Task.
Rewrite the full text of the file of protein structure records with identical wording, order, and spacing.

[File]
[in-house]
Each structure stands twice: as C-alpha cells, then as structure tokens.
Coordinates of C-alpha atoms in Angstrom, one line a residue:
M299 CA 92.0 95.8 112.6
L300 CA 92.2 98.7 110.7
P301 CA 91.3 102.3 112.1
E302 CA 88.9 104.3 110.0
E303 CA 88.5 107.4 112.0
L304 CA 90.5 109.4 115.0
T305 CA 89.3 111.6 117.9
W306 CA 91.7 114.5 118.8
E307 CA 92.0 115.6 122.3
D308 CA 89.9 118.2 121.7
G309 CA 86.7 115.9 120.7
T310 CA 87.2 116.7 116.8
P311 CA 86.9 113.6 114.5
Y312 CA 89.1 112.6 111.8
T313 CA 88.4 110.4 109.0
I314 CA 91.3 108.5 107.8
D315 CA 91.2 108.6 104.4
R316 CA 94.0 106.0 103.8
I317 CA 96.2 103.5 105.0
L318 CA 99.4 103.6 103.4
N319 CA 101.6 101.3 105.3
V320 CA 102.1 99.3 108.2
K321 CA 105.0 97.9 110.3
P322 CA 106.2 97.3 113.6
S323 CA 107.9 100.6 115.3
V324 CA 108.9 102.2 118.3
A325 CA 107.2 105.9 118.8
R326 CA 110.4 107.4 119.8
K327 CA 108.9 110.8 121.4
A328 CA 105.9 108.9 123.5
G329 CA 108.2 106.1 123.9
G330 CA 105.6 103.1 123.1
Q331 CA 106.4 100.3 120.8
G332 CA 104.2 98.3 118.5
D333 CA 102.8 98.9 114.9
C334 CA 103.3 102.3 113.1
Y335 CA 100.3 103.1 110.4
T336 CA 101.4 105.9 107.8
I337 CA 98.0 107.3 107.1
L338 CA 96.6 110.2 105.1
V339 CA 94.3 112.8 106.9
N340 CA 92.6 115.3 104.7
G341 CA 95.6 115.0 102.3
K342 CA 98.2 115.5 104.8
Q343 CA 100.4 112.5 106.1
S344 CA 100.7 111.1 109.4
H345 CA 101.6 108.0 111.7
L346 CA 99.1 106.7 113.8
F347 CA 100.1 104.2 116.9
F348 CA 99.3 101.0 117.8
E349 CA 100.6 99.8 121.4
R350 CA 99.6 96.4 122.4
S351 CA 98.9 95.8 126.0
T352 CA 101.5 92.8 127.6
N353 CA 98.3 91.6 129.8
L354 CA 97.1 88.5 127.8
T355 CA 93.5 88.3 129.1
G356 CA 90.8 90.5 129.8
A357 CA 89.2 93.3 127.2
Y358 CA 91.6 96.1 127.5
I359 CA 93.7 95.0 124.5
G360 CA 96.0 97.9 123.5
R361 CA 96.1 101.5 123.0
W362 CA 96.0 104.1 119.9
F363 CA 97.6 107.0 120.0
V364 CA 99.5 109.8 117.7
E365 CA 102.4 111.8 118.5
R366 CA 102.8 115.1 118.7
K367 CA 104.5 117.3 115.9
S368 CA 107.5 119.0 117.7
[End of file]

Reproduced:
[in-house]
Each structure stands twice: as C-alpha cells, then as structure tokens.
Coordinates of C-alpha atoms in Angstrom, one line a residue:
M299 CA 92.0 95.8 112.6
L300 CA 92.2 98.7 110.7
P301 CA 91.3 102.3 112.1
E302 CA 88.9 104.3 110.0
E303 CA 88.5 107.4 112.0
L304 CA 90.5 109.4 115.0
T305 CA 89.3 111.6 117.9
W306 CA 91.7 114.5 118.8
E307 CA 92.0 115.6 122.3
D308 CA 89.9 118.2 121.7
G309 CA 86.7 115.9 120.7
T310 CA 87.2 116.7 116.8
P311 CA 86.9 113.6 114.5
Y312 CA 89.1 112.6 111.8
T313 CA 88.4 110.4 109.0
I314 CA 91.3 108.5 107.8
D315 CA 91.2 108.6 104.4
R316 CA 94.0 106.0 103.8
I317 CA 96.2 103.5 105.0
L318 CA 99.4 103.6 103.4
N319 CA 101.6 101.3 105.3
V320 CA 102.1 99.3 108.2
K321 CA 105.0 97.9 110.3
P322 CA 106.2 97.3 113.6
S323 CA 107.9 100.6 115.3
V324 CA 108.9 102.2 118.3
A325 CA 107.2 105.9 118.8
R326 CA 110.4 107.4 119.8
K327 CA 108.9 110.8 121.4
A328 CA 105.9 108.9 123.5
G329 CA 108.2 106.1 123.9
G330 CA 105.6 103.1 123.1
Q331 CA 106.4 100.3 120.8
G332 CA 104.2 98.3 118.5
D333 CA 102.8 98.9 114.9
C334 CA 103.3 102.3 113.1
Y335 CA 100.3 103.1 110.4
T336 CA 101.4 105.9 107.8
I337 CA 98.0 107.3 107.1
L338 CA 96.6 110.2 105.1
V339 CA 94.3 112.8 106.9
N340 CA 92.6 115.3 104.7
G341 CA 95.6 115.0 102.3
K342 CA 98.2 115.5 104.8
Q343 CA 100.4 112.5 106.1
S344 CA 100.7 111.1 109.4
H345 CA 101.6 108.0 111.7
L346 CA 99.1 106.7 113.8
F347 CA 100.1 104.2 116.9
F348 CA 99.3 101.0 117.8
E349 CA 100.6 99.8 121.4
R350 CA 99.6 96.4 122.4
S351 CA 98.9 95.8 126.0
T352 CA 101.5 92.8 127.6
N353 CA 98.3 91.6 129.8
L354 CA 97.1 88.5 127.8
T355 CA 93.5 88.3 129.1
G356 CA 90.8 90.5 129.8
A357 CA 89.2 93.3 127.2
Y358 CA 91.6 96.1 127.5
I359 CA 93.7 95.0 124.5
G360 CA 96.0 97.9 123.5
R361 CA 96.1 101.5 123.0
W362 CA 96.0 104.1 119.9
F363 CA 97.6 107.0 120.0
V364 CA 99.5 109.8 117.7
E365 CA 102.4 111.8 118.5
R366 CA 102.8 115.1 118.7
K367 CA 104.5 117.3 115.9
S368 CA 107.5 119.0 117.7